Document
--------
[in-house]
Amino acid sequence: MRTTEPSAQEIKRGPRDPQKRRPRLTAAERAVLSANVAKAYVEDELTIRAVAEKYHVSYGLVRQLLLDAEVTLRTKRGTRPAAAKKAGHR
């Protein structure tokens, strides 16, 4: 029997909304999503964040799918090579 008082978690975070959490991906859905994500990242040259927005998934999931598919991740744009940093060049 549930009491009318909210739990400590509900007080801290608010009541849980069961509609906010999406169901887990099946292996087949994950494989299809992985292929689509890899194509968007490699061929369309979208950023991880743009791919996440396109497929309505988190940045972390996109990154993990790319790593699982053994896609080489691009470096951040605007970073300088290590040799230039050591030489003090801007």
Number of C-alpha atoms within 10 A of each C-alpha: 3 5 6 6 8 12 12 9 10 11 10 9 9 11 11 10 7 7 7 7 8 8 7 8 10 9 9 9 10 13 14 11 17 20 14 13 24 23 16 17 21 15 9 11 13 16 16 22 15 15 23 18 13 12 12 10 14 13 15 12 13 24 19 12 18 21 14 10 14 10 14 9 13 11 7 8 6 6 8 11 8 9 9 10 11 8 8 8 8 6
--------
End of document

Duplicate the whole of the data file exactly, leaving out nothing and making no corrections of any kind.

[in-house]
Amino acid sequence: MRTTEPSAQEIKRGPRDPQKRRPRLTAAERAVLSANVAKAYVEDELTIRAVAEKYHVSYGLVRQLLLDAEVTLRTKRGTRPAAAKKAGHR
């Protein structure tokens, strides 16, 4: 029997909304999503964040799918090579 008082978690975070959490991906859905994500990242040259927005998934999931598919991740744009940093060049 549930009491009318909210739990400590509900007080801290608010009541849980069961509609906010999406169901887990099946292996087949994950494989299809992985292929689509890899194509968007490699061929369309979208950023991880743009791919996440396109497929309505988190940045972390996109990154993990790319790593699982053994896609080489691009470096951040605007970073300088290590040799230039050591030489003090801007």
Number of C-alpha atoms within 10 A of each C-alpha: 3 5 6 6 8 12 12 9 10 11 10 9 9 11 11 10 7 7 7 7 8 8 7 8 10 9 9 9 10 13 14 11 17 20 14 13 24 23 16 17 21 15 9 11 13 16 16 22 15 15 23 18 13 12 12 10 14 13 15 12 13 24 19 12 18 21 14 10 14 10 14 9 13 11 7 8 6 6 8 11 8 9 9 10 11 8 8 8 8 6